As previously reported, this Imperial stroller was quite a hit at Celebration IV. So we tracked down the proud owner of the baby AT-AT — Rick Russo — to find out how he tricked out his child’s stroller making it one sweet fan kid ride.
Why did you decide to transform your baby stroller into a mini AT-AT?
We have a new baby, so it was like I had a legitimate excuse to do something fun and geeky. The AT-AT is one of my favorite vehicles from the saga and it really lends itself to the shape of the stroller. I had other ideas, like doing a tauntaun or a dewback, but did not have the time to design something that would be safe and not tip the stroller.
What materials did you use to make it?
Foam board, a boat-seat cushion, sponge-type material used for packing fragile equipment, dowels, zip ties, modeling putty, floral wire, a tube from shrink wrap roll, BBQ skewers and the best thing — ballpoint pens for the chin guns.
Can you describe how you did it in case other fans want to make one?
I used pictures from the Cross-sections book and the toy for reference.
BODY PANELS: Make sure it doesn’t obscure the baby’s vision and that they don’t stick out too far to the front or the rear. I used zip ties because of time, but ideally, Velcro straps would be better.
FRONT PANEL: This is the panel that the head attaches to. Cut a hole for the tube for the neck piece. Use a wrapping paper tube if you can’t find anything larger, but you’ll have to layer it to make it sturdier. Remember to leave room for the baby’s legs.
HEAD: Cut the different sections out. Since most people don’t have access to the spongy foam stuff I used, you can use that green block foam used for floral arrangements. Either before of after you glue the panels on, make a hole so the tube can go in a little for added stability.
LEGS: That’s the easy part. Cut them out to the shape of your stroller or the pose you want.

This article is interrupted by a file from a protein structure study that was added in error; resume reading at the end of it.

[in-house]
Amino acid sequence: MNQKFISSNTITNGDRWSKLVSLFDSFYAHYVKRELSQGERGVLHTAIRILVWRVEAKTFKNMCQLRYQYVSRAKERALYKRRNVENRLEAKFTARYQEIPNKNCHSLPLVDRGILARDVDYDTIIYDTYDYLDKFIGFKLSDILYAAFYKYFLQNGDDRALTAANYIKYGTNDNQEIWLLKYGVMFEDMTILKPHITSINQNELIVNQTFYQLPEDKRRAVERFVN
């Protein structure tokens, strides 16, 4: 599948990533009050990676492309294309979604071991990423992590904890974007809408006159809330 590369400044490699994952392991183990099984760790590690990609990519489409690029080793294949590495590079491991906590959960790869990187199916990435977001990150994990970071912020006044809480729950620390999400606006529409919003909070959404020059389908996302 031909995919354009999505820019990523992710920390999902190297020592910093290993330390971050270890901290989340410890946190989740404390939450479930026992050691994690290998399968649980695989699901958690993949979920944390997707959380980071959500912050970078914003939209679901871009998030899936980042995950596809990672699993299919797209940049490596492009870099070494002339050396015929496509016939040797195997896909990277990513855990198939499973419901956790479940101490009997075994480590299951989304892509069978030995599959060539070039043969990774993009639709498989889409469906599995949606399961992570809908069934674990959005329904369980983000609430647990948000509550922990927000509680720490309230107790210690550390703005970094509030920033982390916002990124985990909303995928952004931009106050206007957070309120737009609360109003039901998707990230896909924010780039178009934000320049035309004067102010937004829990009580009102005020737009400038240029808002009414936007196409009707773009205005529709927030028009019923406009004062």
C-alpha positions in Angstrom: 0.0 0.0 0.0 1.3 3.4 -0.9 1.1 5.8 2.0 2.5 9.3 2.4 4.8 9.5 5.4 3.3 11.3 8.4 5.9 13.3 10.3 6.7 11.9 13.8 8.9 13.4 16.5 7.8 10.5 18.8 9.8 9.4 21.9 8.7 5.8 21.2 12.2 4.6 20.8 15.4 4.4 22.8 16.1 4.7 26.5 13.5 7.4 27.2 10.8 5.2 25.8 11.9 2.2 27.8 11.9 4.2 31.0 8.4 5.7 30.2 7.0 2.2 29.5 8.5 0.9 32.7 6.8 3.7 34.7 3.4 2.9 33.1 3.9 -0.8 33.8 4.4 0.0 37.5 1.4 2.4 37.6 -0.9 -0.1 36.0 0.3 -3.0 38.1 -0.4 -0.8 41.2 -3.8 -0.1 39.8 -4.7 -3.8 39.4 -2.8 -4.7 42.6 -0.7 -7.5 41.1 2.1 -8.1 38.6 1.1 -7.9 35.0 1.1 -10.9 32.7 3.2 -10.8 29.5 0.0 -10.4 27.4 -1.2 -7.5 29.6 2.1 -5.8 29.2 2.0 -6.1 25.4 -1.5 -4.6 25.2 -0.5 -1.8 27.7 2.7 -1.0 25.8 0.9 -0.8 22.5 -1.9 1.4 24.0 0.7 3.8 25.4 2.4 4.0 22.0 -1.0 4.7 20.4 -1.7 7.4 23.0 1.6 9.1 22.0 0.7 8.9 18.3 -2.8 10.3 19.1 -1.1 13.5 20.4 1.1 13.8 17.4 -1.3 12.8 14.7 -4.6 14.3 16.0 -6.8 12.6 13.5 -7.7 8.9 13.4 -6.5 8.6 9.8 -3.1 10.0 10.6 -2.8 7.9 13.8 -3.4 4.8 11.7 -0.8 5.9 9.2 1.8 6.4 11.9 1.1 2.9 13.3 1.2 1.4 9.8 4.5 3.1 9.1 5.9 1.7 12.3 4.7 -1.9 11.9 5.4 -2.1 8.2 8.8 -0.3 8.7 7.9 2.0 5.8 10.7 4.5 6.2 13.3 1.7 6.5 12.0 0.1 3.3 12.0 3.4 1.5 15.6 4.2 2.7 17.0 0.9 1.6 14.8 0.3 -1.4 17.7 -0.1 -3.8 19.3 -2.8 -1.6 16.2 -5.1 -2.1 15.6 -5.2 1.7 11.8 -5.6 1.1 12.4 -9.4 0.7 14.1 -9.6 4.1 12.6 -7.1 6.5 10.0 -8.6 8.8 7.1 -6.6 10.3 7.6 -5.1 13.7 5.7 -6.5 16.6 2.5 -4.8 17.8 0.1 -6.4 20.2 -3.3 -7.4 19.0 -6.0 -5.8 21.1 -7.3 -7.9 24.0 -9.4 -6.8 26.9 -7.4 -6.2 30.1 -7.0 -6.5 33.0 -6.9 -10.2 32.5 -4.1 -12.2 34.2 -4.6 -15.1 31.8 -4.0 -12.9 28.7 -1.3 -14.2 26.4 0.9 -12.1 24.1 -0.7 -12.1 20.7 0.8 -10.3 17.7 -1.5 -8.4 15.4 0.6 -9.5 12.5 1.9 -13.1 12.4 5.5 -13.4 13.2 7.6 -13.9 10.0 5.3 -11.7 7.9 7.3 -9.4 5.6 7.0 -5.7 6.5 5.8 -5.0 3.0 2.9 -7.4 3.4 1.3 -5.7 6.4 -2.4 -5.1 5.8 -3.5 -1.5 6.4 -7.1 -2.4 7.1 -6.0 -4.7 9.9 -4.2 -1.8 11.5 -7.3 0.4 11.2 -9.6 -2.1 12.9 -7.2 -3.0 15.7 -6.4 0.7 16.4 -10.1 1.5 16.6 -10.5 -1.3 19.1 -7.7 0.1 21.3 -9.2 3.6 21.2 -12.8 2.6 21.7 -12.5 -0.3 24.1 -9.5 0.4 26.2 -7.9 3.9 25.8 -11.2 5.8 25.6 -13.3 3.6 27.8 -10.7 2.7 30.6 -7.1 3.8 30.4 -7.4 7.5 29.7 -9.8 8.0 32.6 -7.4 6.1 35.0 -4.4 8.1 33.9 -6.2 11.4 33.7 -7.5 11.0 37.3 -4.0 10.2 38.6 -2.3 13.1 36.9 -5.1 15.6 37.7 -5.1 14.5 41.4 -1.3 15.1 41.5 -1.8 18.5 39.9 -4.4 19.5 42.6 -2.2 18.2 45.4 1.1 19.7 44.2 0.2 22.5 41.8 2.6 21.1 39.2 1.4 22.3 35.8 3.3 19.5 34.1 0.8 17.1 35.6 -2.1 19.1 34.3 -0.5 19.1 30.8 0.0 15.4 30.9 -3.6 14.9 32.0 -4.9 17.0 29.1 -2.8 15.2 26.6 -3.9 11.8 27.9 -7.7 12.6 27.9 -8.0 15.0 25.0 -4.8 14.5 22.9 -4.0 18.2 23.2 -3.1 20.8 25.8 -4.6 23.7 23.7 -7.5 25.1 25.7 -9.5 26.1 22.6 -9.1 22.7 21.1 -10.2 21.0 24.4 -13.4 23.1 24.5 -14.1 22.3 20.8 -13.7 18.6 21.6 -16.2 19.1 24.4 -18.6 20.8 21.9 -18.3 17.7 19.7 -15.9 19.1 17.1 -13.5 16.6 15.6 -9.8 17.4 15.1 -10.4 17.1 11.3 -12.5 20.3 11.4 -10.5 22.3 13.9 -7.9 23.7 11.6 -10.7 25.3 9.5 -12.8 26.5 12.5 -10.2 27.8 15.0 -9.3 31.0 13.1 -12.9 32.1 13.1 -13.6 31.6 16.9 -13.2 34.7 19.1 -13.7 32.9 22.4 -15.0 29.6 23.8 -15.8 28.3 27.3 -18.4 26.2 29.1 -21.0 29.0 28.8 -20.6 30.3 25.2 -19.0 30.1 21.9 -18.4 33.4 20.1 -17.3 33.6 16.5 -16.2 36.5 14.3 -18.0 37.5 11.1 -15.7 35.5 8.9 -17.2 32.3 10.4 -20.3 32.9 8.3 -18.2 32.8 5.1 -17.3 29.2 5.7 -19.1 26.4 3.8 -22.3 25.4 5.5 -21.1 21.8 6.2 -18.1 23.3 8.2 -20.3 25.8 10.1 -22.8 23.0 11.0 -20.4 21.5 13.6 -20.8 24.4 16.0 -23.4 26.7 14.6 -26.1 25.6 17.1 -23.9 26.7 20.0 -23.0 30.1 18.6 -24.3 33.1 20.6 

FEET: These are a little trickier because you might have to cut away part of them so they fit straight and not make the walker look bow-legged. I just cut circles in the padding, glued them and used foam board for the toes.
Describe some of the other cool add-ons — like the mobile.
The snowspeeder mobile is my favorite part and that was a last minute add-on. That required a few trial and errors before I got that right. Even though I wasn’t going for movie-accurate, I did want them to be in scale with the walker. Cutting tiny pieces of foam is painstaking. The four speeders were dangling from a piece of cushion cut into the shape of Rebel logo. There was also a crashed, smoking speeder under one of the walkers feet. A lot of people didn’t notice, but the underside of the speeders were painted different colors with different shapes painted on them as well. So daddy geeks out and Reed gets educational stimulation. Baby Einstein eat your heart out!
What was the reaction you got from fans at CIV?
From what I could tell, people really got a kick out of it. It took us about 30 minutes to get from the main doors to the entrance of the main hall! People were asking where I bought it, which was a nice compliment.
Was that where the AT-AT stroller debuted?
Yes, built it just for CIV. I would’ve liked to have it repaired for Star Wars weekends at MGM Disney but the baby kicked the front panel apart, so I didn’t get the time.
Any plans for more Imperial baby mobiles?
Oh yeah! Definitely. I wanted to do Vader’s TIE-fighter and swap them out on different days, but time was tight. I might go back to the tauntaun or dewback idea. I also have some other ships in mind.
Additional tips for fans wanting to make their own Star Wars stroller modifications?
Buy a craft glue gun! I used plain white glue. It works, but dries slower and isn’t as strong. Use your imagination. It’s all about having fun!